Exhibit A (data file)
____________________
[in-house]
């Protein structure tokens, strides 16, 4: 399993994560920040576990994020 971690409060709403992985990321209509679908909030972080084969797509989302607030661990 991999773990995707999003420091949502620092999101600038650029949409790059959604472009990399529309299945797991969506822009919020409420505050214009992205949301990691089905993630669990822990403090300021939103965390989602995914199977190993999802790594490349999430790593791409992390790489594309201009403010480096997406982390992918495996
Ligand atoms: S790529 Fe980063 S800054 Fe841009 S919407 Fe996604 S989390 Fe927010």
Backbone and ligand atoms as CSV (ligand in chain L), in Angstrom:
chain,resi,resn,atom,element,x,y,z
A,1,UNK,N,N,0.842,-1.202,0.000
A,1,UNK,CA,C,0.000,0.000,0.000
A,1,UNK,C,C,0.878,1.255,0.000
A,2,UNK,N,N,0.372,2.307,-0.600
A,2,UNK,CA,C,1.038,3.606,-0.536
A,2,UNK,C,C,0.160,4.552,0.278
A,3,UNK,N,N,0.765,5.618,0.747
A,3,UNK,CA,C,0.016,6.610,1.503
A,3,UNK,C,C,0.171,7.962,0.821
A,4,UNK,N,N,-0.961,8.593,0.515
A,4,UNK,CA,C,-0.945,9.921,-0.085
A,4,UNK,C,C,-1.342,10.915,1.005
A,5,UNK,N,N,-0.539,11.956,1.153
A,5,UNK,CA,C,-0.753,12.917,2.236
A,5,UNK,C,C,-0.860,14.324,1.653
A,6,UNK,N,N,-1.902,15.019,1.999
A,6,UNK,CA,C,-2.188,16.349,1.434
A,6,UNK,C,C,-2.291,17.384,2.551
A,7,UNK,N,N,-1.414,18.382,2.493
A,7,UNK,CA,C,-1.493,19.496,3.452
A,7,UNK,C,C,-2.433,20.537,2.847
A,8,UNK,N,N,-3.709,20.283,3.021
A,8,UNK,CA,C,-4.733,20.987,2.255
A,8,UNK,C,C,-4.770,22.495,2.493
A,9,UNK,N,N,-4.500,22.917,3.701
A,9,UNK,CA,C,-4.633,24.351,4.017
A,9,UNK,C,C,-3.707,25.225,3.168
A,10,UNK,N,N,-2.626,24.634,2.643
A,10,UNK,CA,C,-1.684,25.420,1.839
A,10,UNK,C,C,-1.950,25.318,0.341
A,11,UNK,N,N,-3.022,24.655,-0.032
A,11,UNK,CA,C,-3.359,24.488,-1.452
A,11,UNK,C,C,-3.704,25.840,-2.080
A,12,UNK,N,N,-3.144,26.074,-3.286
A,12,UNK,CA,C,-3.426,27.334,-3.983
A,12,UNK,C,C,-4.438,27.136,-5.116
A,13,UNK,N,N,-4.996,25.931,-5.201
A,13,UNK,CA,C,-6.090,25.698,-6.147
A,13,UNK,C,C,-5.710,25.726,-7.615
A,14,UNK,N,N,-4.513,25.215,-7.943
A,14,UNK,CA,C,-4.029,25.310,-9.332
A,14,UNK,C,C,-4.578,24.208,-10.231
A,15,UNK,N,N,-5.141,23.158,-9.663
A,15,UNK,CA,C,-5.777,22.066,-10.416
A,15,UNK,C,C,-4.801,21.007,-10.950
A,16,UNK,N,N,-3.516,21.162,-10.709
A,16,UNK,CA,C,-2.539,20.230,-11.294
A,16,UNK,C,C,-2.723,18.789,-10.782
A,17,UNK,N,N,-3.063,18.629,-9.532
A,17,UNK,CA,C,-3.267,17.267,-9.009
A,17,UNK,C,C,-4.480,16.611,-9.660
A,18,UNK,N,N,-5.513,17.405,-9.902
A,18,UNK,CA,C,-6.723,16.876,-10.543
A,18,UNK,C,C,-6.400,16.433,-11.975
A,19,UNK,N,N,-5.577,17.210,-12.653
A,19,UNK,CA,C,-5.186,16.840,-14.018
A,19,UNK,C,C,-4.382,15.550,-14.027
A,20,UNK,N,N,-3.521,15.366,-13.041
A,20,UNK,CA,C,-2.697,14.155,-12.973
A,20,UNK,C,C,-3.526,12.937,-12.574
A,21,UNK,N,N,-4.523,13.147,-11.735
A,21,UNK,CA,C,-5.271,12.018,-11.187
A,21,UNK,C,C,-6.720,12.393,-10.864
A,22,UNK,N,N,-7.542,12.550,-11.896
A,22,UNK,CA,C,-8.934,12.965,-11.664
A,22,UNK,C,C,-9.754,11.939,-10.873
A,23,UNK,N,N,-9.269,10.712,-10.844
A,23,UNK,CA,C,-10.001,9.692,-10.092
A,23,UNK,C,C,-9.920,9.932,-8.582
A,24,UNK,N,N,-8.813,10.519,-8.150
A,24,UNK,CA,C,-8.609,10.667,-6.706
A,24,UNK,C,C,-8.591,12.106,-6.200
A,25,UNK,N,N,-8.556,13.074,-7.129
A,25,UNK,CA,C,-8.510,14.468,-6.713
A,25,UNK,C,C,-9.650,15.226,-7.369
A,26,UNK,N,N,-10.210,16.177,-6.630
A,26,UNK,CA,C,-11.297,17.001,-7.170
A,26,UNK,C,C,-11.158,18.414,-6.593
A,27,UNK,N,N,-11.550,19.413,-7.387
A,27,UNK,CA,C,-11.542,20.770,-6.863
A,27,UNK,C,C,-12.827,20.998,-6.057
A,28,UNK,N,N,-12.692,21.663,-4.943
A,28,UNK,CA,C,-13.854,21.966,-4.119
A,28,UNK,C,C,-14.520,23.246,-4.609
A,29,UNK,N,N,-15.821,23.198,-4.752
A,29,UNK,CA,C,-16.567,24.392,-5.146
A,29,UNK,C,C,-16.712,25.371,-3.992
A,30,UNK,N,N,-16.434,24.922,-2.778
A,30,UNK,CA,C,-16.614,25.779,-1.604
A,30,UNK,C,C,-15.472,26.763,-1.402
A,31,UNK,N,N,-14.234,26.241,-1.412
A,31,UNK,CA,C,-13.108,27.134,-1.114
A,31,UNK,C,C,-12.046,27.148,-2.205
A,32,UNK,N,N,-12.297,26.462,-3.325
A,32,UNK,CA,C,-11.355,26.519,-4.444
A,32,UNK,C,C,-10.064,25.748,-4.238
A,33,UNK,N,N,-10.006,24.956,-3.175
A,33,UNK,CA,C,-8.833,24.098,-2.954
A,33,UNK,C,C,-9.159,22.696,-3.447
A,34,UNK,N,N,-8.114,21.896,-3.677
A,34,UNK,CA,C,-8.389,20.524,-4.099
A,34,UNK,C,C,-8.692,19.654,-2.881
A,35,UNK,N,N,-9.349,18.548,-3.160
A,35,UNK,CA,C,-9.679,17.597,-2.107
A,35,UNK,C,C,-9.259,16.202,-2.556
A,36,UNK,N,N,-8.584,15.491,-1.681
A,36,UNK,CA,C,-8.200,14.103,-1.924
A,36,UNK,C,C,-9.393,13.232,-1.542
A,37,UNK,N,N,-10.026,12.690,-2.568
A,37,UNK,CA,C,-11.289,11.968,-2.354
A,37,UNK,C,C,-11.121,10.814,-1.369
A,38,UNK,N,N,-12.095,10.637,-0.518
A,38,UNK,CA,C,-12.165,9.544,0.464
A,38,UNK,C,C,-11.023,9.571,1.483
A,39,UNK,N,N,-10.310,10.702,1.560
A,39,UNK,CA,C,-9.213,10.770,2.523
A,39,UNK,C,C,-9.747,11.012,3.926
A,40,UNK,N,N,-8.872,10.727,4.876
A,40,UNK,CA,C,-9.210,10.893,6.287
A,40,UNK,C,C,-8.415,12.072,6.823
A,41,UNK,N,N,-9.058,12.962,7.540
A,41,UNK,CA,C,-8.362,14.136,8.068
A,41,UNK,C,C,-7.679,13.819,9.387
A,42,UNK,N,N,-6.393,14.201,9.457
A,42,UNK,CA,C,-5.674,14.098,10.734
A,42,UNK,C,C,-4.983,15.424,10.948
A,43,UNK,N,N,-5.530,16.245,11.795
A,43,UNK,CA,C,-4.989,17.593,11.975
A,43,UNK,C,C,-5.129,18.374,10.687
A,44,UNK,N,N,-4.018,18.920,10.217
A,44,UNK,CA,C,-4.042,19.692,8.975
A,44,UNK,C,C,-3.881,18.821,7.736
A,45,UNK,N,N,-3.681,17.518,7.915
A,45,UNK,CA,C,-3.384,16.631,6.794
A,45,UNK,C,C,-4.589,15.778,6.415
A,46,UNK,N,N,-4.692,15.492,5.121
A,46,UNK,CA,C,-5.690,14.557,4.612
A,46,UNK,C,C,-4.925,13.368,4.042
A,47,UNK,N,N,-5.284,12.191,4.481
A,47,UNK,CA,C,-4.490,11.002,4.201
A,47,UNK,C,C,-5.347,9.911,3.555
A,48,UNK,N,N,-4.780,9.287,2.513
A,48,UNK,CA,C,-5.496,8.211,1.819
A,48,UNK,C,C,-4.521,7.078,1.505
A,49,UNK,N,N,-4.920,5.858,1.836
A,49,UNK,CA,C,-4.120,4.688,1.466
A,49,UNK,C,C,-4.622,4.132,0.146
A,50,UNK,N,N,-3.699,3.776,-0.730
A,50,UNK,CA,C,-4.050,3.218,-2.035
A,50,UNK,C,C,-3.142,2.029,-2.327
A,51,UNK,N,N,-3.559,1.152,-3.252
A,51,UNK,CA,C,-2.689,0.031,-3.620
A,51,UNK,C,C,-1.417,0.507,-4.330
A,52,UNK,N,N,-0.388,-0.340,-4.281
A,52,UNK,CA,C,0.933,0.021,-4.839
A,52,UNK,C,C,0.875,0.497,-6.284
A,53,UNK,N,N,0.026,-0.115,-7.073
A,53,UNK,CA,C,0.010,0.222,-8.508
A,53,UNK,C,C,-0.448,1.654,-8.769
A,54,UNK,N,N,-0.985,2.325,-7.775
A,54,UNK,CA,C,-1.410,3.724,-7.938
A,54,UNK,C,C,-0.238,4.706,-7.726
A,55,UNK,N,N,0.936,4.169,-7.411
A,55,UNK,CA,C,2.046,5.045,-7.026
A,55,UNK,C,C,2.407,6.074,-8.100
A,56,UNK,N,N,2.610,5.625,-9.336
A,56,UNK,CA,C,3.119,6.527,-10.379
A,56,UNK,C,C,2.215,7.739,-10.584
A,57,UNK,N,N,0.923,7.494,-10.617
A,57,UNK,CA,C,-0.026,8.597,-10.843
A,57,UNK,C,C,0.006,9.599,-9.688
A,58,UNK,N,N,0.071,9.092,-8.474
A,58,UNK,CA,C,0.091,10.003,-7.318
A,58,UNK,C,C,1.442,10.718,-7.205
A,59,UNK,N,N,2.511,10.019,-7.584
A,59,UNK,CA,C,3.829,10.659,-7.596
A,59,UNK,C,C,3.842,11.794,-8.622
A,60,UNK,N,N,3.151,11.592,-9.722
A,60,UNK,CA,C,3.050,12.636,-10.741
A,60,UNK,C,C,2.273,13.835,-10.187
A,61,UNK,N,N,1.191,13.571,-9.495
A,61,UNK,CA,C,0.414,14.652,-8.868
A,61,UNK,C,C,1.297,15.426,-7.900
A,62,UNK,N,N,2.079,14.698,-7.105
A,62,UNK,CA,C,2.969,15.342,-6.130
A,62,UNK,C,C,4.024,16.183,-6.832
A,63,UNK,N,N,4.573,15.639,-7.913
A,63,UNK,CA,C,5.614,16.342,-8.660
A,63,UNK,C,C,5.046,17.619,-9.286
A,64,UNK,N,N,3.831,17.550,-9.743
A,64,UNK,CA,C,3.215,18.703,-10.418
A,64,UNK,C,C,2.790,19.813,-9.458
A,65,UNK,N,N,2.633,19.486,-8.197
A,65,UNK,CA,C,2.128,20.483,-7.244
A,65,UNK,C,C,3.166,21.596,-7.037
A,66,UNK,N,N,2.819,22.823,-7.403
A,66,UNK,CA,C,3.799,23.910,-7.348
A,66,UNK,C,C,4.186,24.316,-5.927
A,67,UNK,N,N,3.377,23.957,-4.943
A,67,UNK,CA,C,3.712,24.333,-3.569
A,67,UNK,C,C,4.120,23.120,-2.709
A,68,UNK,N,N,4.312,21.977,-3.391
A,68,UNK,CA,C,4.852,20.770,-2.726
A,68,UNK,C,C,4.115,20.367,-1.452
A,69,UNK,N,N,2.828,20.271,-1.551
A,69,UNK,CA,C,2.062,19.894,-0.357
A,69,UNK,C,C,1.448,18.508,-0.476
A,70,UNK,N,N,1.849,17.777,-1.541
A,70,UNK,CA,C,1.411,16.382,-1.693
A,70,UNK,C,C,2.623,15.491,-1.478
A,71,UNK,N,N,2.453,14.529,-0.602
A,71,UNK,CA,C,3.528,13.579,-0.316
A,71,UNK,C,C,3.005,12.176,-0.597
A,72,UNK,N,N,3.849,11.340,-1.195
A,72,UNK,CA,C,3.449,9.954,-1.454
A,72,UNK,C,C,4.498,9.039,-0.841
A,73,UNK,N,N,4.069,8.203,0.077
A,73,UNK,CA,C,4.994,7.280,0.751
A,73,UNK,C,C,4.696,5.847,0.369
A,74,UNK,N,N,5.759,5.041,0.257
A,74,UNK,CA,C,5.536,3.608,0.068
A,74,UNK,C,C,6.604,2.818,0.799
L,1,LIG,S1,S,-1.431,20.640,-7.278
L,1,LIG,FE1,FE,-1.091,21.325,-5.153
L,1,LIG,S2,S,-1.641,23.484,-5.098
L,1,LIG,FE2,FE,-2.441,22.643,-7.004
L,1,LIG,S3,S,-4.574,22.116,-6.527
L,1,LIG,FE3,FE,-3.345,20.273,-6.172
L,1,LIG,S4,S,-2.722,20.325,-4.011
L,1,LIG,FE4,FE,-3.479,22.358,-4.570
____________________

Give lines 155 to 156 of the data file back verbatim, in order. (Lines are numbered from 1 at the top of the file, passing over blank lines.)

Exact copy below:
A,50,UNK,C,C,-3.142,2.029,-2.327
A,51,UNK,N,N,-3.559,1.152,-3.252